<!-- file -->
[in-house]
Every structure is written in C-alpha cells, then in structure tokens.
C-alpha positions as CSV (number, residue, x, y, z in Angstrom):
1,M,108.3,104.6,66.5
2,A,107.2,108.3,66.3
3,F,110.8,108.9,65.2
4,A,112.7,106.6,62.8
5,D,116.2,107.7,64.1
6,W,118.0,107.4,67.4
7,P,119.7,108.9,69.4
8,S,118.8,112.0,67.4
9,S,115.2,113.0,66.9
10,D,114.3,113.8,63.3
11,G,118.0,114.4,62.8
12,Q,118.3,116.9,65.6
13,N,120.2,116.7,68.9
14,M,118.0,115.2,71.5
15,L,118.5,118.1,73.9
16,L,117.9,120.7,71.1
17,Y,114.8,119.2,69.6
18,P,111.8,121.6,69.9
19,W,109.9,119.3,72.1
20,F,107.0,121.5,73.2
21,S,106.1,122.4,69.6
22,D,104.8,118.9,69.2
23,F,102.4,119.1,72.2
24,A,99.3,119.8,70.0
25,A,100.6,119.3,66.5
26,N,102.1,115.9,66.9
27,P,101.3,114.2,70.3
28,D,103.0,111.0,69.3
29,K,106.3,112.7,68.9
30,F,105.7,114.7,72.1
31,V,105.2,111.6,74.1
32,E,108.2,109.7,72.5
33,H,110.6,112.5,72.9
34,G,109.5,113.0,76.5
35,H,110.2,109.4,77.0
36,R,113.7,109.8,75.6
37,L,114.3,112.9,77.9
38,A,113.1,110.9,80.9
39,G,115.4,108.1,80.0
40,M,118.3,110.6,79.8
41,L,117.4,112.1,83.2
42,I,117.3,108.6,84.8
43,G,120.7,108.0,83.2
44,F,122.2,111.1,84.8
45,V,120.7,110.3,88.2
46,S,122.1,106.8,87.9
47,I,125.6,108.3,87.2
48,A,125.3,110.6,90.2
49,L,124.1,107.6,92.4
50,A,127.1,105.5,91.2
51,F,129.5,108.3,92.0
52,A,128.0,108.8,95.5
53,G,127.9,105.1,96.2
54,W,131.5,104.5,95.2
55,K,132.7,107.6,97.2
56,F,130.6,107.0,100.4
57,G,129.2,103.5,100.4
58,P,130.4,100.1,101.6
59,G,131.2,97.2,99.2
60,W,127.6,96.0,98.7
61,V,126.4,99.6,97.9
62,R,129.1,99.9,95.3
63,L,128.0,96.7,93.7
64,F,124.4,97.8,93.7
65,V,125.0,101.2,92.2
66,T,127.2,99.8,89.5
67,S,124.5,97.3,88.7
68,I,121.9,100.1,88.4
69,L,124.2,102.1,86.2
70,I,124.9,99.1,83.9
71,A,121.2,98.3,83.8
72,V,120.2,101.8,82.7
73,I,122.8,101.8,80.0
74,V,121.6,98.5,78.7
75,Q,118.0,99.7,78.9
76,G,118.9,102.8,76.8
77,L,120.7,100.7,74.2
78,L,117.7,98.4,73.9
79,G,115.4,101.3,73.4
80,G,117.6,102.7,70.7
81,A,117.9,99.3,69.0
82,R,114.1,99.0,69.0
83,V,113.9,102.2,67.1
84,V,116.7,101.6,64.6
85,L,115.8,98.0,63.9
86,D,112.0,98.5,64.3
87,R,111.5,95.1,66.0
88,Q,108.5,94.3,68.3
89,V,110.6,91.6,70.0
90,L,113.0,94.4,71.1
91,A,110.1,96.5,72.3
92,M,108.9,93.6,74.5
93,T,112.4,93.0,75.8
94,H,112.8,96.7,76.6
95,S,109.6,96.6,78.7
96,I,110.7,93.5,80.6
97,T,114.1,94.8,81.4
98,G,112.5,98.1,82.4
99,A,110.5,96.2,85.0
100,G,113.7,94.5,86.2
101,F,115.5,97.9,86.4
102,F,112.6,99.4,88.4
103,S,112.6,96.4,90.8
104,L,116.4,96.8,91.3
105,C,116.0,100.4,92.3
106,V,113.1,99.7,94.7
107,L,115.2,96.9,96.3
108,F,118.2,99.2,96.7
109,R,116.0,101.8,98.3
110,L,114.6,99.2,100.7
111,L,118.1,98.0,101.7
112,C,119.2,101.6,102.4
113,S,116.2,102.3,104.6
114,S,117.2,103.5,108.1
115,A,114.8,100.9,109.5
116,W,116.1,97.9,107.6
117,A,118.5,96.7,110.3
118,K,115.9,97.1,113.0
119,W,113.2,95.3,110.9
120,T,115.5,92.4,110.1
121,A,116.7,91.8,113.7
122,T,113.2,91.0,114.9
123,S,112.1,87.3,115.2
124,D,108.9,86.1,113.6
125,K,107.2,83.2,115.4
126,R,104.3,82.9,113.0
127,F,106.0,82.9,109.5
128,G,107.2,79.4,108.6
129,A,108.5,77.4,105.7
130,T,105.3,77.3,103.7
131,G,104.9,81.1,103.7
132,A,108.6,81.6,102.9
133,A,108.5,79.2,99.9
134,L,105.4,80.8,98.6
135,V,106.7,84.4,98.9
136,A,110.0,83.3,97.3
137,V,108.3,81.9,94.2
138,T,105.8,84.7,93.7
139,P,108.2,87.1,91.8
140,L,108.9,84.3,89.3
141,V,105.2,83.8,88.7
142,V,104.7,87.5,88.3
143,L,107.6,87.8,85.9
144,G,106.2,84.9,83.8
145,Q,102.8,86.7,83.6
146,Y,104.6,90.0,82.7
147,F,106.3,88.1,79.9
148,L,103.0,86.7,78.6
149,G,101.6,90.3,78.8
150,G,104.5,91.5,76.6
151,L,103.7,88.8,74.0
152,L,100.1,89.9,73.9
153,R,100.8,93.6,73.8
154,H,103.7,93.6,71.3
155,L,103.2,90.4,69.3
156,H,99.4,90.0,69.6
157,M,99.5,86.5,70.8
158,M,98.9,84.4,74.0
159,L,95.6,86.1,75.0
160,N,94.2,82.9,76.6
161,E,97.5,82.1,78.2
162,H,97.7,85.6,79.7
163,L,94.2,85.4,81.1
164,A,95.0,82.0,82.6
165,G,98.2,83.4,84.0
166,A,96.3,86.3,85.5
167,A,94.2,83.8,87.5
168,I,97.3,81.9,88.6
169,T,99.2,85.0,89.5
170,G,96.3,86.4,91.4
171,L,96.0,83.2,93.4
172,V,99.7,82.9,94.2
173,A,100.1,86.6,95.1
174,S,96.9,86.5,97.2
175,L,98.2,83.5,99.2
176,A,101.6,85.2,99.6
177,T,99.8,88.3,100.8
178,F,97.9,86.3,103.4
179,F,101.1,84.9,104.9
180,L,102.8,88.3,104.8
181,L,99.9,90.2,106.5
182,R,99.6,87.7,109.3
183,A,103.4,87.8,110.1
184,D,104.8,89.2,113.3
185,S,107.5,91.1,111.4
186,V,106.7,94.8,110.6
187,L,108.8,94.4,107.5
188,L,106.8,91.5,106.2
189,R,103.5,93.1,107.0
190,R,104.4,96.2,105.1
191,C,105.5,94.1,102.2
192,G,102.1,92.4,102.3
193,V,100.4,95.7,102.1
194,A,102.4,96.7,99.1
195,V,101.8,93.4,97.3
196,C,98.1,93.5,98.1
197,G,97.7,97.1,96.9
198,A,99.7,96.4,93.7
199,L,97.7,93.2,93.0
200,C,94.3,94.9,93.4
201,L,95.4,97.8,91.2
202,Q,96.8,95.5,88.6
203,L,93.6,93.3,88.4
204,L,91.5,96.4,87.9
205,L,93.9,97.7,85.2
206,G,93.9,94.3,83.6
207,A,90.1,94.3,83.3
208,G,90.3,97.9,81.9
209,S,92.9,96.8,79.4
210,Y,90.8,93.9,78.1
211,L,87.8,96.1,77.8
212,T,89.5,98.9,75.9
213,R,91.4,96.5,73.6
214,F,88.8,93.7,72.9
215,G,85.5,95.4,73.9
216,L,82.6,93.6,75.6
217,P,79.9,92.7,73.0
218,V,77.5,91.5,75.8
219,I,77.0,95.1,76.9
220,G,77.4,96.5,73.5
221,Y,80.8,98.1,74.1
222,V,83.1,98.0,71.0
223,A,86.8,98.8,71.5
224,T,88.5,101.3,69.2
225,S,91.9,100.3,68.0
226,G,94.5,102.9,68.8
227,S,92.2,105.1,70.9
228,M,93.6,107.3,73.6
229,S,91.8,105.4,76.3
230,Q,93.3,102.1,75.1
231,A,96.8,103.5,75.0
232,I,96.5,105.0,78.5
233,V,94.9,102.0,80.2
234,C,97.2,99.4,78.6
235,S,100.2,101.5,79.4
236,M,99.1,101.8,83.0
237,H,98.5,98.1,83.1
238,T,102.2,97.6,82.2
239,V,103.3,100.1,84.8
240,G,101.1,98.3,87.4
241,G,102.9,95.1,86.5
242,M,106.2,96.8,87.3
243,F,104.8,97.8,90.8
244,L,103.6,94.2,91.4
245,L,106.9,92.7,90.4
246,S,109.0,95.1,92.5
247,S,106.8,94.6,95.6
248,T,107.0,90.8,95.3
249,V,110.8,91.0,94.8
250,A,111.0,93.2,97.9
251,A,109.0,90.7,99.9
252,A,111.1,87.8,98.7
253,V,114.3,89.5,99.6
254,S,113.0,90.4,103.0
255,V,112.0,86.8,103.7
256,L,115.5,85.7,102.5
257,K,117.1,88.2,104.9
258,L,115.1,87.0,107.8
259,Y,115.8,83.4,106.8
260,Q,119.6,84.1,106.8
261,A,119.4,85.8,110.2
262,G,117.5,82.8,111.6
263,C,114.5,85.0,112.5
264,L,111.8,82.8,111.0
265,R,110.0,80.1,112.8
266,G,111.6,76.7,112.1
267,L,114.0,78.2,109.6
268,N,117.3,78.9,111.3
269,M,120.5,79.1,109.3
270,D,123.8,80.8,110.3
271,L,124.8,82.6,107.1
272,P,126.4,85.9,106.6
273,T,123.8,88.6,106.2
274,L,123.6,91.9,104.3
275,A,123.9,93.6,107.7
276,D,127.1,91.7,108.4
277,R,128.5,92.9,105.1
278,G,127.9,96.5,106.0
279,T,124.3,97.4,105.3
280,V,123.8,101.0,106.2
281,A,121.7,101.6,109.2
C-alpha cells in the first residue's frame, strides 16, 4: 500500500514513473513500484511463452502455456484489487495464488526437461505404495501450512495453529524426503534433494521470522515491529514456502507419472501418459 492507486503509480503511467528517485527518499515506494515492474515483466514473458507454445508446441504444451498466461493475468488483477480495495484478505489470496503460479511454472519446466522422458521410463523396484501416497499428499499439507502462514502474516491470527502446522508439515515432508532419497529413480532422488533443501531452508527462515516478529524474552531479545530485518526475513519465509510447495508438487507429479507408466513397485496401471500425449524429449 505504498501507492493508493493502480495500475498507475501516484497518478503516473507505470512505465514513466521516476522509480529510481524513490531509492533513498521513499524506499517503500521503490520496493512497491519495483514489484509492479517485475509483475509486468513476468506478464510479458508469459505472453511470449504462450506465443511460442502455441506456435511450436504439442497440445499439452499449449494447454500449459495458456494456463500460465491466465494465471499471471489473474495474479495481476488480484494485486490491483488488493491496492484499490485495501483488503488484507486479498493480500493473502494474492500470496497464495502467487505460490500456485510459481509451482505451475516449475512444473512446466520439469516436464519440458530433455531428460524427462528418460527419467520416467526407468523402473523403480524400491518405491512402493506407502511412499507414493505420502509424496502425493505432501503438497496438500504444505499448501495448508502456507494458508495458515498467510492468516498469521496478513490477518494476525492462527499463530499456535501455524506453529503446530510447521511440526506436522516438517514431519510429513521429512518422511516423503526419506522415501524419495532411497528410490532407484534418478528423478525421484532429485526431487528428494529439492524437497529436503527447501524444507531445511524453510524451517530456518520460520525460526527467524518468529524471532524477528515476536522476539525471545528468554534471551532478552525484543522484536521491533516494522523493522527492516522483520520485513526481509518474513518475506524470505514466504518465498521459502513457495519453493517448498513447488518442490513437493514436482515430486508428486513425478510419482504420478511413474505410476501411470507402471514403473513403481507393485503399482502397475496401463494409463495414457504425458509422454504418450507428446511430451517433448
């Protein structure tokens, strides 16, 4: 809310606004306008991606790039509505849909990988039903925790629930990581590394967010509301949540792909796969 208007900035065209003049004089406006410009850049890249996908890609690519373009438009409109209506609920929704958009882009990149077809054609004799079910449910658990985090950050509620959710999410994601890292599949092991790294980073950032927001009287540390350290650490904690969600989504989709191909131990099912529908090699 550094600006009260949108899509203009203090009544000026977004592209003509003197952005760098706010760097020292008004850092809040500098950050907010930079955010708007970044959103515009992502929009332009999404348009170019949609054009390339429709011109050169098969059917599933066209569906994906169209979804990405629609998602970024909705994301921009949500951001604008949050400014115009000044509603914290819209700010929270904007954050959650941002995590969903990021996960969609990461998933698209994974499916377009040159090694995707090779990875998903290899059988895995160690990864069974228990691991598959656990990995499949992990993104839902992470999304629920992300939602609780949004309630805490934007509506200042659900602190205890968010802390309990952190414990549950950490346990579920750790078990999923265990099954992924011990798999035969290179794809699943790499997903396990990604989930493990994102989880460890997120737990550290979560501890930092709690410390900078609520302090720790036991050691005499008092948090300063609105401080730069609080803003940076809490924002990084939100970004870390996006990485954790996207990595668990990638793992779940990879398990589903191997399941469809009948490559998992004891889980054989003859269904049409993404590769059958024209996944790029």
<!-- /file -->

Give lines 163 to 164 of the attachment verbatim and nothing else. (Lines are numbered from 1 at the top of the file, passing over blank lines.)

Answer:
160,N,94.2,82.9,76.6
161,E,97.5,82.1,78.2